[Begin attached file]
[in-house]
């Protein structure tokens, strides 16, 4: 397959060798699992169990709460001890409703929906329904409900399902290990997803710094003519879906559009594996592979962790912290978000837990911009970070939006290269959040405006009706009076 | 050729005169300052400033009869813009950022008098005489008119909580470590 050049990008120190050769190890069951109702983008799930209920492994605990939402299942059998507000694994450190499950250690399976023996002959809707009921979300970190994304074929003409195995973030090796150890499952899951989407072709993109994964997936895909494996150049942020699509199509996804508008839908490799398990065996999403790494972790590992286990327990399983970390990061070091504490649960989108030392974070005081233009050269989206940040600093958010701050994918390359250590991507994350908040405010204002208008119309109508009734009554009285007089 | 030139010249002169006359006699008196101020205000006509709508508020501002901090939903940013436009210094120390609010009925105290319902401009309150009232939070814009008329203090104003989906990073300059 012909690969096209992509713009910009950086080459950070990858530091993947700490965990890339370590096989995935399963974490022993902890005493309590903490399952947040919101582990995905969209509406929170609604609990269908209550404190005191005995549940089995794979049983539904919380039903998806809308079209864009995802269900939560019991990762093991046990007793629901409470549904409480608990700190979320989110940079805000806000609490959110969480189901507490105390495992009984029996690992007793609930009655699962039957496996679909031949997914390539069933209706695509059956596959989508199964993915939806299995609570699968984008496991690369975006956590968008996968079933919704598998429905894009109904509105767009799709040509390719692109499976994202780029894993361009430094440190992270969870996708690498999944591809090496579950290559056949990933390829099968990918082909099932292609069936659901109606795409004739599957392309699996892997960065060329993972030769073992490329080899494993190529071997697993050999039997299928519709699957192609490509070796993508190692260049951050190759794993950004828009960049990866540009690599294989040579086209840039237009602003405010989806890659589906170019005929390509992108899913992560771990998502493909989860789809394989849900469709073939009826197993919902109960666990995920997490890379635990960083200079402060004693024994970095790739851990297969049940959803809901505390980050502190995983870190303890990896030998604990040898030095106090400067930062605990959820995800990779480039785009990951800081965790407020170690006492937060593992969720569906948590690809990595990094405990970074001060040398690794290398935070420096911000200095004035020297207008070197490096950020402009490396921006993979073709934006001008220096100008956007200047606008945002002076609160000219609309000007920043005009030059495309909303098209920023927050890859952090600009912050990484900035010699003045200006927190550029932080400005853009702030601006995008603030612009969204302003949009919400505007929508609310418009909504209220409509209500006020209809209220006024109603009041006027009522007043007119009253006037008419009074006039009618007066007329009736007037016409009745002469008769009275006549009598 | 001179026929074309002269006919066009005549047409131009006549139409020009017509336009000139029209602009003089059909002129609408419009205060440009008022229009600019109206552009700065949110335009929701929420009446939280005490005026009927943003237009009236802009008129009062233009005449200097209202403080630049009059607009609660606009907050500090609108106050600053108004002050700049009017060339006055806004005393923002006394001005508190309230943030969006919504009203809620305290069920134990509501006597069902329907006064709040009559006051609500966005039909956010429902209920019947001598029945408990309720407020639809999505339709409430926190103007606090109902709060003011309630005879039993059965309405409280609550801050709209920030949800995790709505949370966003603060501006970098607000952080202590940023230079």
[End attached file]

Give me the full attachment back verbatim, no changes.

[in-house]
């Protein structure tokens, strides 16, 4: 397959060798699992169990709460001890409703929906329904409900399902290990997803710094003519879906559009594996592979962790912290978000837990911009970070939006290269959040405006009706009076 | 050729005169300052400033009869813009950022008098005489008119909580470590 050049990008120190050769190890069951109702983008799930209920492994605990939402299942059998507000694994450190499950250690399976023996002959809707009921979300970190994304074929003409195995973030090796150890499952899951989407072709993109994964997936895909494996150049942020699509199509996804508008839908490799398990065996999403790494972790590992286990327990399983970390990061070091504490649960989108030392974070005081233009050269989206940040600093958010701050994918390359250590991507994350908040405010204002208008119309109508009734009554009285007089 | 030139010249002169006359006699008196101020205000006509709508508020501002901090939903940013436009210094120390609010009925105290319902401009309150009232939070814009008329203090104003989906990073300059 012909690969096209992509713009910009950086080459950070990858530091993947700490965990890339370590096989995935399963974490022993902890005493309590903490399952947040919101582990995905969209509406929170609604609990269908209550404190005191005995549940089995794979049983539904919380039903998806809308079209864009995802269900939560019991990762093991046990007793629901409470549904409480608990700190979320989110940079805000806000609490959110969480189901507490105390495992009984029996690992007793609930009655699962039957496996679909031949997914390539069933209706695509059956596959989508199964993915939806299995609570699968984008496991690369975006956590968008996968079933919704598998429905894009109904509105767009799709040509390719692109499976994202780029894993361009430094440190992270969870996708690498999944591809090496579950290559056949990933390829099968990918082909099932292609069936659901109606795409004739599957392309699996892997960065060329993972030769073992490329080899494993190529071997697993050999039997299928519709699957192609490509070796993508190692260049951050190759794993950004828009960049990866540009690599294989040579086209840039237009602003405010989806890659589906170019005929390509992108899913992560771990998502493909989860789809394989849900469709073939009826197993919902109960666990995920997490890379635990960083200079402060004693024994970095790739851990297969049940959803809901505390980050502190995983870190303890990896030998604990040898030095106090400067930062605990959820995800990779480039785009990951800081965790407020170690006492937060593992969720569906948590690809990595990094405990970074001060040398690794290398935070420096911000200095004035020297207008070197490096950020402009490396921006993979073709934006001008220096100008956007200047606008945002002076609160000219609309000007920043005009030059495309909303098209920023927050890859952090600009912050990484900035010699003045200006927190550029932080400005853009702030601006995008603030612009969204302003949009919400505007929508609310418009909504209220409509209500006020209809209220006024109603009041006027009522007043007119009253006037008419009074006039009618007066007329009736007037016409009745002469008769009275006549009598 | 001179026929074309002269006919066009005549047409131009006549139409020009017509336009000139029209602009003089059909002129609408419009205060440009008022229009600019109206552009700065949110335009929701929420009446939280005490005026009927943003237009009236802009008129009062233009005449200097209202403080630049009059607009609660606009907050500090609108106050600053108004002050700049009017060339006055806004005393923002006394001005508190309230943030969006919504009203809620305290069920134990509501006597069902329907006064709040009559006051609500966005039909956010429902209920019947001598029945408990309720407020639809999505339709409430926190103007606090109902709060003011309630005879039993059965309405409280609550801050709209920030949800995790709505949370966003603060501006970098607000952080202590940023230079």